A strange new virus has infected half the world but the cure is worse than the disease: authoritarian tyranny, in which the populace lose most of their freedoms, are subject to endless testing and are corralled into gated communities.
I’m talking, of course, about the wildly implausible plot of a dystopian sci-fi thriller called Hot Skull. On the downside, it’s a bit depressing, with relentlessly gray cityscapes so bleak it makes Blade Runner look like Pleasantville. On the upside, it’s Turkish which means that — as with the brilliant Russian post-apocalyptic drama To the Lake — you get a completely different, original and perhaps more honest satirical slant on the crazy world we’re living in. Foreign-language drama, in my view, seems to elude the censors in the way English-speaking drama generally doesn’t. It also seems less formulaic.
For example, the hero is disheveled, bookish and middle-aged. “The only very disturbing fact is that the main role is made by a man more than forty-five years old…” whines some ageist stripling on the Rotten Tomatoes review website. Excuse me? Let’s hear it for the older guy, I say. When it comes to saving the world, age and guile are a far more reliable bet than youth and inexperience.
His name is Murat Siyavus (Osman Sonant) and though he lives with his mother in a grubby apartment block, he’s no tragic incel but a (reluctant-ish) man of action with a special gift: unlike everyone else he appears to have immunity to this nasty bug that’s going round.
The bug is weird and oddly terrifying. It’s known as “Jabber,” so called because its first symptom is that the victim starts talking gibberish. There’s a chilling scene near the beginning where Murat has gone into a typical Turkish grocery store to buy some soap. A woman looks at him earnestly. “Excuse me, are you an engineer?’ Murat removes his headphones, which everyone must wear for security. “Don’t sacrifice the drive for friction for your hatred of cylinders!” she continues. The shopkeeper overhears. “Jabberer!” she yells, pressing a red button. A sliding metal security door descends, isolating the jabberer, Murat and, unfortunately, a little boy separated from his mother.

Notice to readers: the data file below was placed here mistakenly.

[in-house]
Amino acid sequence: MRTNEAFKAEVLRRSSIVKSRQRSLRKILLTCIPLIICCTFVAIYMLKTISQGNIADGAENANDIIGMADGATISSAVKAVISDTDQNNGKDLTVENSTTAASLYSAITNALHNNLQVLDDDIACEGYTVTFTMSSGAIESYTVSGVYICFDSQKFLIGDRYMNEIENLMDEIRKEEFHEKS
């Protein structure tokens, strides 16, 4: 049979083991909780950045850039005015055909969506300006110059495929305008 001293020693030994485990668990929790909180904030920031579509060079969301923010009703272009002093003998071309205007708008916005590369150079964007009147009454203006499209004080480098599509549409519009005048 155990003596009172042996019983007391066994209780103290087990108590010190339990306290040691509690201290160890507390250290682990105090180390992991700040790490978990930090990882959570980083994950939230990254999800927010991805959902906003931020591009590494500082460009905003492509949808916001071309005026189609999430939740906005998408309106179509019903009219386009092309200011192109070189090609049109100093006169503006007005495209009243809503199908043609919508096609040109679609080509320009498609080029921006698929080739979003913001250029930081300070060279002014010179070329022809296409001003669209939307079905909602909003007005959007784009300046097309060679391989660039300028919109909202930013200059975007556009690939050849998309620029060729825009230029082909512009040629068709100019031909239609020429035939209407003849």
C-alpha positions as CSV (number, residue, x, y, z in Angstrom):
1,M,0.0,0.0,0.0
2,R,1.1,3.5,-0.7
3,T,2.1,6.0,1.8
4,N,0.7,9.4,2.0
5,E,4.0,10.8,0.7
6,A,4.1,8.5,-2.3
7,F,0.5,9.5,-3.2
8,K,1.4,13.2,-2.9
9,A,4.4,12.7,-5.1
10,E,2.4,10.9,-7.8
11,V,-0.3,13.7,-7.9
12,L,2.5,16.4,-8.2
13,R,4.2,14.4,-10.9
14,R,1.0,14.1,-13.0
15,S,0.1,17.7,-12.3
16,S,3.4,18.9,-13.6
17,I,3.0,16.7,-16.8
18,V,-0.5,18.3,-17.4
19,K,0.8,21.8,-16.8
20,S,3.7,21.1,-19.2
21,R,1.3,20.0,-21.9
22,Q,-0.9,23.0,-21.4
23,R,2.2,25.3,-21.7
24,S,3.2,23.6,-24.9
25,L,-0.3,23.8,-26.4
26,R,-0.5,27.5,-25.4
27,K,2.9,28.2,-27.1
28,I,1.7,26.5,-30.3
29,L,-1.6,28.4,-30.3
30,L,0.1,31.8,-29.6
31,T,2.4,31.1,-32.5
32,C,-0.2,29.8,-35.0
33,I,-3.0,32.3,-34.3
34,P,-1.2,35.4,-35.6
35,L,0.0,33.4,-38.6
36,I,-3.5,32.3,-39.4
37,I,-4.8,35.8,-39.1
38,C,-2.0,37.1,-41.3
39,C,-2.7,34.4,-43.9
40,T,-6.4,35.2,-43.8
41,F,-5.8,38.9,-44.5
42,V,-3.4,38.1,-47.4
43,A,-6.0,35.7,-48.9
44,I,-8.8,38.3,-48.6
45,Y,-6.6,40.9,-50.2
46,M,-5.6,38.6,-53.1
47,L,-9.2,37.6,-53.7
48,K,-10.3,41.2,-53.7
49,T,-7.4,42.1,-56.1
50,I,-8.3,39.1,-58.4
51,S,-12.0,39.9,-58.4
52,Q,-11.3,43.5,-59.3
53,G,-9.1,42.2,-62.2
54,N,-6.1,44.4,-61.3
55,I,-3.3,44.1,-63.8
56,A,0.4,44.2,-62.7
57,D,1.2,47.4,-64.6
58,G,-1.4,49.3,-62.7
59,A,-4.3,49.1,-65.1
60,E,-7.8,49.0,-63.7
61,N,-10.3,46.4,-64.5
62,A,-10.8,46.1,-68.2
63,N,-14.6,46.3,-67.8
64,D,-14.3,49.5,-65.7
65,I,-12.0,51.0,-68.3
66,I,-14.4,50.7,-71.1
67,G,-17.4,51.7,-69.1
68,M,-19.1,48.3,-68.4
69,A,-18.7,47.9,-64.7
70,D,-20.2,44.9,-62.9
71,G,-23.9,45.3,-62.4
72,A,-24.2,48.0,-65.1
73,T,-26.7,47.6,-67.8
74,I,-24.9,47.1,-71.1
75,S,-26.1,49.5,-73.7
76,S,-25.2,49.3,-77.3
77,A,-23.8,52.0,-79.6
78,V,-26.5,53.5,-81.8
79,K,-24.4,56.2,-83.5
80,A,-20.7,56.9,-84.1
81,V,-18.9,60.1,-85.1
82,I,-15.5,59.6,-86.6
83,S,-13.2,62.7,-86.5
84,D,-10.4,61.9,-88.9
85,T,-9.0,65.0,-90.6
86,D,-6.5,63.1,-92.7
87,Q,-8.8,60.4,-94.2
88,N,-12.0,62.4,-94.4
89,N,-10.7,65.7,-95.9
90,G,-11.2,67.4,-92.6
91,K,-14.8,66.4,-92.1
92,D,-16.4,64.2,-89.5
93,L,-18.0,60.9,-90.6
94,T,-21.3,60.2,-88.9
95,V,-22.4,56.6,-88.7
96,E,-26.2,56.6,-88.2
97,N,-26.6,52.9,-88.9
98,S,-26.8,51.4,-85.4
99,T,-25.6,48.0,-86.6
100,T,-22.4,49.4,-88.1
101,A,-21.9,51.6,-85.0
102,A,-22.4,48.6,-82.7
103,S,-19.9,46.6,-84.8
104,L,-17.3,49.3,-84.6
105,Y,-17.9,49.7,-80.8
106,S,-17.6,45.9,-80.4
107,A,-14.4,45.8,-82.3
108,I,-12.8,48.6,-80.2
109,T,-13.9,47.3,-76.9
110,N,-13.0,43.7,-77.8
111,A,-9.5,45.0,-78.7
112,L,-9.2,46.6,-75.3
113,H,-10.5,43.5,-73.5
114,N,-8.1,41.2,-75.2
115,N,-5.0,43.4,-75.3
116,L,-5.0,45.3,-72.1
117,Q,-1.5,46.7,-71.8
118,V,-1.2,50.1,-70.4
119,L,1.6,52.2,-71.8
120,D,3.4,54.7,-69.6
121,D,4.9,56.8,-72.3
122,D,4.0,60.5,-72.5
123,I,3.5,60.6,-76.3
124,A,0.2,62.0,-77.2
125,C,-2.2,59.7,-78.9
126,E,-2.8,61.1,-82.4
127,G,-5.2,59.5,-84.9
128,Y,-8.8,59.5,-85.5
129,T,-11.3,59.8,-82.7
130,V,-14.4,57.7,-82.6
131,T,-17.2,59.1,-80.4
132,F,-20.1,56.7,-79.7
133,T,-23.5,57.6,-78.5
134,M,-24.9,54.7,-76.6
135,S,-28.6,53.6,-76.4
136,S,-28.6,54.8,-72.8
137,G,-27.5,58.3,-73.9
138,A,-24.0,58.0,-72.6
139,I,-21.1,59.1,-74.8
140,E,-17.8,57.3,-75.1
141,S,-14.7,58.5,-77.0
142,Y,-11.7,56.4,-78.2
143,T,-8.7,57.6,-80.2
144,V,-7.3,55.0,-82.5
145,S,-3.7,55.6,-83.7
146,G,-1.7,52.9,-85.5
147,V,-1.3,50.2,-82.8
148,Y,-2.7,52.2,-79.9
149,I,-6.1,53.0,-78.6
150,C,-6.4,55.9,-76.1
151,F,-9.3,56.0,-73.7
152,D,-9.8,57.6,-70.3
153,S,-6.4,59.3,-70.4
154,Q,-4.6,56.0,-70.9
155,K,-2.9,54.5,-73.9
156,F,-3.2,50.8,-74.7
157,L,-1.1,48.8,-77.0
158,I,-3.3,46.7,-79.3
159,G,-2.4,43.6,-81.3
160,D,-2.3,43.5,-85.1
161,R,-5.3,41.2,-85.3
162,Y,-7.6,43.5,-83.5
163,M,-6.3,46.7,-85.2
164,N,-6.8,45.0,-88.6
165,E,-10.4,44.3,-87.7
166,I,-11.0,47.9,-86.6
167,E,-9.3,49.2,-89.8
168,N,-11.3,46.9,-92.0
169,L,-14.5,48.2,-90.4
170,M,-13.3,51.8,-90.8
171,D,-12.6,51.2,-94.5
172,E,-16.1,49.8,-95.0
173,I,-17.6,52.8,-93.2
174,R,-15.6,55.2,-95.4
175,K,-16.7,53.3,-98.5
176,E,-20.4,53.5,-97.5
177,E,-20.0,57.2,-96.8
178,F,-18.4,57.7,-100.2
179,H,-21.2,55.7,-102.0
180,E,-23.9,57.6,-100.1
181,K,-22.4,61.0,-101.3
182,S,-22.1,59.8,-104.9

It’s an inspired moment of classic horror: the shrieks of the boy’s mother, the helpless desperation of the other shoppers and the chilling intensity of the jabberer as she leans closer to the child and says: “Tumble like a trout behind the sacrificial slide. If the trout is blue bronze I’m as bright as a knob.” You’ll never feel safe in a Slavoj Žižek lecture again.
Not all of it is quite up to this superb standard. I’ve yet to be convinced, for example, that its world-building skills are watertight. Perhaps it was all better explained in Afsin Kum’s original novel or perhaps the series, written and directed by Mert Baykal, will make it clearer in future episodes. But there currently appear to be a number of inconsistencies with this virus scenario.
Everyone has to wear headphones, the noise-canceling ones being especially prized. The poorer people just use moistened bread. At the same time, though, given how evidently virulent the threat is, people seem remarkably slapdash with their aural discipline, removing their headphones as and when in order to be able to converse. Surely, if the virus had been doing the rounds for eight years, and there were still infectious jabberers around, people would be communicating purely by text and written message in order to nip the disease in the bud?
Also, it’s not quite clear what the after-effects are. If the virus simply turns you into an even more annoying version of Noam Chomsky spouting relentless semiotic drivel, you’re obviously not going to be able to earn a living. Well, not outside academia. So how do these people survive? You certainly don’t get the sense that future-hell Istanbul has a particularly generous welfare state. And if the authorities are as tough as they look, wouldn’t they just kill the infected rather than pussyfoot around with quarantine centers?
Still, future-hell Turkey could be worse. I’m glad to see, for example, that many of the old traditions survive. Everyone still drinks endless cups of tea in those dinky little glasses, often accompanied by a cigarette — so at least two of the most important industries have survived the apocalypse.
I like TV series set in half-familiar or unfamiliar cultures, like Fauda and Squid Game. It’s visually and sociologically beguiling, even if it does mean you have to concentrate extra hard because you can’t make an educated guess as to what anyone’s saying, forcing you to focus on the subtitles.